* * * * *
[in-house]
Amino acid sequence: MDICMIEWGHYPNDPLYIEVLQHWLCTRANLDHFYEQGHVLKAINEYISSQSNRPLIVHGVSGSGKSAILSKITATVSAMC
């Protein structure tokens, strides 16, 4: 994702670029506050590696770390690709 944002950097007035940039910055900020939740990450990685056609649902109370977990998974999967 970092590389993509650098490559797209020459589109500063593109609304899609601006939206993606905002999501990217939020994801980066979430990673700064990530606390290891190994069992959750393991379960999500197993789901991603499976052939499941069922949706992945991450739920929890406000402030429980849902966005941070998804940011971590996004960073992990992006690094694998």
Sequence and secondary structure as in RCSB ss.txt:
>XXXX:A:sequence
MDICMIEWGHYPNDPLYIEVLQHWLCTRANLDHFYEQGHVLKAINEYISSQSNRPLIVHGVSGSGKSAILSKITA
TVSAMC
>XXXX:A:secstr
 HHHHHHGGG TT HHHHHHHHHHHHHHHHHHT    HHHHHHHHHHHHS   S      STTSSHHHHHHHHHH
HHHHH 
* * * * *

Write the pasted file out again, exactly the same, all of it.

[in-house]
Amino acid sequence: MDICMIEWGHYPNDPLYIEVLQHWLCTRANLDHFYEQGHVLKAINEYISSQSNRPLIVHGVSGSGKSAILSKITATVSAMC
């Protein structure tokens, strides 16, 4: 994702670029506050590696770390690709 944002950097007035940039910055900020939740990450990685056609649902109370977990998974999967 970092590389993509650098490559797209020459589109500063593109609304899609601006939206993606905002999501990217939020994801980066979430990673700064990530606390290891190994069992959750393991379960999500197993789901991603499976052939499941069922949706992945991450739920929890406000402030429980849902966005941070998804940011971590996004960073992990992006690094694998």
Sequence and secondary structure as in RCSB ss.txt:
>XXXX:A:sequence
MDICMIEWGHYPNDPLYIEVLQHWLCTRANLDHFYEQGHVLKAINEYISSQSNRPLIVHGVSGSGKSAILSKITA
TVSAMC
>XXXX:A:secstr
 HHHHHHGGG TT HHHHHHHHHHHHHHHHHHT    HHHHHHHHHHHHS   S      STTSSHHHHHHHHHH
HHHHH 